According to a recent report by the World Health Organization, you won't even get past the opening act at the average rock concert before damaging your hearing. In fact, at loudness levels of 120 decibels, it takes just 28 seconds.

To put that in perspective, Deep Purple set the original Guinness World Record in 1972 with a sound level of 117 dB at the London Rainbow Theatre. The Who upped the ante in 1976, checking in with a 126-dB performance at the Valley in London. In 2009, Kiss were forced to turn it down during a show in Ottawa, when levels reached 136 decibels.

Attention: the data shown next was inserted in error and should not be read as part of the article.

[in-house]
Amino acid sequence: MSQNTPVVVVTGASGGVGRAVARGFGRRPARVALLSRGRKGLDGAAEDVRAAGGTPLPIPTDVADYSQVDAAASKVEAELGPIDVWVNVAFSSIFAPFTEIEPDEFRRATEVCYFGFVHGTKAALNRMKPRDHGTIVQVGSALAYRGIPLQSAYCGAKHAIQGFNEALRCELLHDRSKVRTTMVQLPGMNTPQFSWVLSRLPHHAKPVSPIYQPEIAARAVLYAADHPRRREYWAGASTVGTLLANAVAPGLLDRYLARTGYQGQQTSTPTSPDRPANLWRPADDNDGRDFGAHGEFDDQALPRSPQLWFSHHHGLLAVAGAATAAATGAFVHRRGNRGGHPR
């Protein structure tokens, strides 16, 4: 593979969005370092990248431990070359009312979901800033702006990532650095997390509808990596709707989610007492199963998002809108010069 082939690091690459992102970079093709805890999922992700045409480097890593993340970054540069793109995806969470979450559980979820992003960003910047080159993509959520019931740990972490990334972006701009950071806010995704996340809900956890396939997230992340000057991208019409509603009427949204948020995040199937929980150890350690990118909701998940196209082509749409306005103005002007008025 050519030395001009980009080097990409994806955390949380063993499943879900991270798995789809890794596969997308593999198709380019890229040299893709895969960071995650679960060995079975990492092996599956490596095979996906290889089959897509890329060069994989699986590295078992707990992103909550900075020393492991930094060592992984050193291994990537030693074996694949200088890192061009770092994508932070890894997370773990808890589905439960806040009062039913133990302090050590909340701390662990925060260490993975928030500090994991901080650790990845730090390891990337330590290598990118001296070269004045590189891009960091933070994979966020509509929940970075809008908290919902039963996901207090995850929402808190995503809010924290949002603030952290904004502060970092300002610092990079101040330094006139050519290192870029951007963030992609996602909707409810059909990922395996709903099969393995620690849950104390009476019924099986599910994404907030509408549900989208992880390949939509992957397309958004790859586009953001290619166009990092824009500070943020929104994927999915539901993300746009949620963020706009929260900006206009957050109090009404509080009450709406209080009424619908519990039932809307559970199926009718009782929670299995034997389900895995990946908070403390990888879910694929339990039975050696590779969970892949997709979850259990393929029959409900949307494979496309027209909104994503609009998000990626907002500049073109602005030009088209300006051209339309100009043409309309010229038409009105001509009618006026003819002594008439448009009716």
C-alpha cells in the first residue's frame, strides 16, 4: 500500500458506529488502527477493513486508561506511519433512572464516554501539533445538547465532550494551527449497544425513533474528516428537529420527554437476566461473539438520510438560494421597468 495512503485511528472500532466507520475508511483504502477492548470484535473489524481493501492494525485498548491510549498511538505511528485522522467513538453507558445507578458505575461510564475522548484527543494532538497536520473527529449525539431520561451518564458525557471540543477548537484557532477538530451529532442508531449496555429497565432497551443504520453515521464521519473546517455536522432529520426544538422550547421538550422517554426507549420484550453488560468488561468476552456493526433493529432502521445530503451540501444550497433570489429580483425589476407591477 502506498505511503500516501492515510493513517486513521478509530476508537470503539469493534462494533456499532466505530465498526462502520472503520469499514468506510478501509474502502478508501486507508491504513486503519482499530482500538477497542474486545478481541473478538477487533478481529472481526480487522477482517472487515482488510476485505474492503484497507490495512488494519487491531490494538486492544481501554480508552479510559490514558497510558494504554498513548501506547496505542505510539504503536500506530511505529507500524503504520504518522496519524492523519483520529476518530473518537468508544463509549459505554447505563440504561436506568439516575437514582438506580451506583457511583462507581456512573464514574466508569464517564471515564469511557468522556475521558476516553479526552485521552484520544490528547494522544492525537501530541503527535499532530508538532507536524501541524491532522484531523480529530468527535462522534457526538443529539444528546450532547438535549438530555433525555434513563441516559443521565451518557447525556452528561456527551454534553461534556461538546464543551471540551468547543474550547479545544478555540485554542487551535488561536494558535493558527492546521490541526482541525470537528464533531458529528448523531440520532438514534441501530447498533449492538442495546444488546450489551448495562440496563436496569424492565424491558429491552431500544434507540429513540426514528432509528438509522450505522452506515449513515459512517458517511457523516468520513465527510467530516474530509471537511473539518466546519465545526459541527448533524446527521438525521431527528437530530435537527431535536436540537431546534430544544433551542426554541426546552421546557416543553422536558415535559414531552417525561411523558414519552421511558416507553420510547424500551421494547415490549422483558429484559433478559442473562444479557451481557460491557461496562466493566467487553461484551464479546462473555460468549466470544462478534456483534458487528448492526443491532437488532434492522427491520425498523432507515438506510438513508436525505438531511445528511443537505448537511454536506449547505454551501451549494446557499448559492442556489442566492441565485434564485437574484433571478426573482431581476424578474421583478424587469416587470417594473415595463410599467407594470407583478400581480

By the way, you're no safer cranking up a personal audio device, where maximum volumes top out at about 105 decibels. According to World Health scientists, that's a safe level for just four minutes.

What does all this mean? More than 1.1 billion teens and young adults are now at risk of permanently damaging their hearing. And more than 43 million people between 12 and 35 could have already suffered some form of hearing loss. As many as 40 percent were exposed to these damaging sound levels at clubs and bars, claim experts.

The organization recommends that fans limit their use of personal audio devices to less than one hour a day. "That's a rough recommendation -- it is not by the minute -- to give an idea to those spending 10 hours a day listening to an mp3 player," Dr. Etienne Krug, the WHO's director for injury prevention, told the BBC. "But even an hour can be too much if the volume is too loud."

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